Quite quickly we were offered our first lift, an oldish guy was going to Gillingham, we could hop in, a good start of about fifteen miles. The route that we was on was the old A2, the traditional road that had run from Dover to London for countless years and was heavily used in those days. The new M2 motorway had been recently built nearby but pedestrians couldn't walk along that and so we stuck with the A2 where we knew we could get lifts. Walking through the sprawl of the Medway Towns was never a pleasant option and so we hung around for a while at the outskirts of Gillingham until a lift was offered that took us well past the Towns and back out on to the open stretches of the A2. There the road was long and with countryside either side of it until the outer reaches of London began to appear and there for a while another lift failed to materialise. We found ourselves simply walking, backs to the on-coming traffic, thumbing as we walked, into the fast approaching dusk of that evening. After several of such hitch-hiking trips, we had become students, if that's the right word, of roadside debris. One of us would be thumbing while the other wandered along ahead picking up the various objects thrown or lost alongside the road, car wing mirrors, broken of in some collision, empty match boxes with all manner of different labels on. Even used condoms, which always prompted wild suggestions as to, why there? alongside a fast moving main road, but we never worked out the answer.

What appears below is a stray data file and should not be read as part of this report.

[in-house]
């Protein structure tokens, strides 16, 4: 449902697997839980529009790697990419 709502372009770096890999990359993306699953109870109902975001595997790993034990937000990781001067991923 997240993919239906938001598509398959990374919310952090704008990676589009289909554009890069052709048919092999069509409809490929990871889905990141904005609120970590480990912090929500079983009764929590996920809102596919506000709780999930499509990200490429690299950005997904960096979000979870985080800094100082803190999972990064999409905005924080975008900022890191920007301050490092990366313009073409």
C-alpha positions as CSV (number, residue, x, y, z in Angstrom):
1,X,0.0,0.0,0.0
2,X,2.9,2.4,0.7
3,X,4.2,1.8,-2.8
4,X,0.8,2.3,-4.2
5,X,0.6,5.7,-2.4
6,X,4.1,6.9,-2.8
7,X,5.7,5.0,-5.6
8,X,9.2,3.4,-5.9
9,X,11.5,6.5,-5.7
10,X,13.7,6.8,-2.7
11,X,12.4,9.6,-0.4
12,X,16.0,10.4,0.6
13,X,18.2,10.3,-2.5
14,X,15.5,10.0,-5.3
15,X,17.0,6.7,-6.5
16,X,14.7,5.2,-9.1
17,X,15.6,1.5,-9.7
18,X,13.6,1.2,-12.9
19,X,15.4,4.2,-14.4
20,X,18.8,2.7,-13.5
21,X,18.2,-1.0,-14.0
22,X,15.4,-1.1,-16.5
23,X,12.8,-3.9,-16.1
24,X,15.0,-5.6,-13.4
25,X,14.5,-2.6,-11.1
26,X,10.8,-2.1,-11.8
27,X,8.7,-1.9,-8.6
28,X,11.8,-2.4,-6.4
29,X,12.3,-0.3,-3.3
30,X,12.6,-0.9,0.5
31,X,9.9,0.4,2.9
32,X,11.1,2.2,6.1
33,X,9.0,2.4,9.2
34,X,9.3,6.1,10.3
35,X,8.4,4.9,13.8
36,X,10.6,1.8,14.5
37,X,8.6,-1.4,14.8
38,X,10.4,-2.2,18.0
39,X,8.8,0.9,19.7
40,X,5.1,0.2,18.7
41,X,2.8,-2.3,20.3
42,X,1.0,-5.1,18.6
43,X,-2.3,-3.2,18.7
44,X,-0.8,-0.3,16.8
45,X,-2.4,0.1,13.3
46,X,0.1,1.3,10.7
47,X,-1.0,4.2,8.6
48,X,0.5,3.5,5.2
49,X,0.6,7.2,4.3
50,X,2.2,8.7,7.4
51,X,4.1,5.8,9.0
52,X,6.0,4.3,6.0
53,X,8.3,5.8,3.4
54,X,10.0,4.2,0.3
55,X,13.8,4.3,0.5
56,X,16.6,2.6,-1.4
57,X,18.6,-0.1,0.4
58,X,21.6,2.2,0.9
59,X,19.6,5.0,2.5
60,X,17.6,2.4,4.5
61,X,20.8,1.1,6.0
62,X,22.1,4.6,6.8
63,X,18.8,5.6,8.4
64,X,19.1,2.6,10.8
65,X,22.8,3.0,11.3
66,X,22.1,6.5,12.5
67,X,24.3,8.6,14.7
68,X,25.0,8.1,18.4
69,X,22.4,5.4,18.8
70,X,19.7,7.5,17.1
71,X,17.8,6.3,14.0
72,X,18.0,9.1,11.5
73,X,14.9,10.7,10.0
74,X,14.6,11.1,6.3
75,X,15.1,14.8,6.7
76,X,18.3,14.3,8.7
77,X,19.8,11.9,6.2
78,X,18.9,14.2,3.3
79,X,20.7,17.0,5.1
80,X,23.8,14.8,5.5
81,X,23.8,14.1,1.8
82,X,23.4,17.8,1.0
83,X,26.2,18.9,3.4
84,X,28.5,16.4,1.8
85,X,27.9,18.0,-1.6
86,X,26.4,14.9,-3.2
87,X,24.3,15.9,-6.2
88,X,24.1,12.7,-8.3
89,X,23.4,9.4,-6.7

Anyway, it was never pleasant thumbing in the dark, the evening light, after walking several miles, was fading fast. After dark always seemed to bring out the idiots, which I suppose we could be classed as for being there in the first place. With our backs to on-coming traffic the first we became aware of a car too close was when it's wing mirror deliberately thumped an out-stretched hand to the merriment of the occupants. There were also the cars that sounded their horns and stopped several yards further on as though suggesting a lift and then as we ran towards it, would suddenly roar off again. We plodded on, at least it was a warm and dry evening, on a previous trip I'd had to walk, with no offer of a lift, for around ten miles in pouring rain and that's bad news for two reasons. Sympathy from motorists would easily disappear when they weighed up the thought of having two wet through, scruffy types sitting on their nice dry car seats, which then meant that we had to suffer climbing into sleeping bags somewhere, in wet clothes for a few hours very uncomfortable sleep. The second worst fate was to hear a car horn sounding madly and to see the other two's grinning faces pressed against a window as they sped past to overtake us.